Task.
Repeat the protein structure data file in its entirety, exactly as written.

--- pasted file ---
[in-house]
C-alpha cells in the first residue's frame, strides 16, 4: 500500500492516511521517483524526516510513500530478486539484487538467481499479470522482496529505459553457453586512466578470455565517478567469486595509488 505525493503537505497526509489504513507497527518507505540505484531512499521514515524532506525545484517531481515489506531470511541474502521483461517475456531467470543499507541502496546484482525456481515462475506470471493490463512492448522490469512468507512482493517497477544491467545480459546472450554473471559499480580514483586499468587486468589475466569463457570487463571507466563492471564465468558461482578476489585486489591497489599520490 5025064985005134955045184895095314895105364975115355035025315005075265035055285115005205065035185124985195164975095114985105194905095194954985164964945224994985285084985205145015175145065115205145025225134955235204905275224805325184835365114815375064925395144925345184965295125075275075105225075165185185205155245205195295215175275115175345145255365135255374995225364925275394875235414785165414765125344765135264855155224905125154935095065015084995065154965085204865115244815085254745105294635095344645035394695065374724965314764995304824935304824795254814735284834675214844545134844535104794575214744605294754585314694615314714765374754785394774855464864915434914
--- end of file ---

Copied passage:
[in-house]
C-alpha cells in the first residue's frame, strides 16, 4: 500500500492516511521517483524526516510513500530478486539484487538467481499479470522482496529505459553457453586512466578470455565517478567469486595509488 505525493503537505497526509489504513507497527518507505540505484531512499521514515524532506525545484517531481515489506531470511541474502521483461517475456531467470543499507541502496546484482525456481515462475506470471493490463512492448522490469512468507512482493517497477544491467545480459546472450554473471559499480580514483586499468587486468589475466569463457570487463571507466563492471564465468558461482578476489585486489591497489599520490 5025064985005134955045184895095314895105364975115355035025315005075265035055285115005205065035185124985195164975095114985105194905095194954985164964945224994985285084985205145015175145065115205145025225134955235204905275224805325184835365114815375064925395144925345184965295125075275075105225075165185185205155245205195295215175275115175345145255365135255374995225364925275394875235414785165414765125344765135264855155224905125154935095065015084995065154965085204865115244815085254745105294635095344645035394695065374724965314764995304824935304824795254814735284834675214844545134844535104794575214744605294754585314694615314714765374754785394774855464864915434914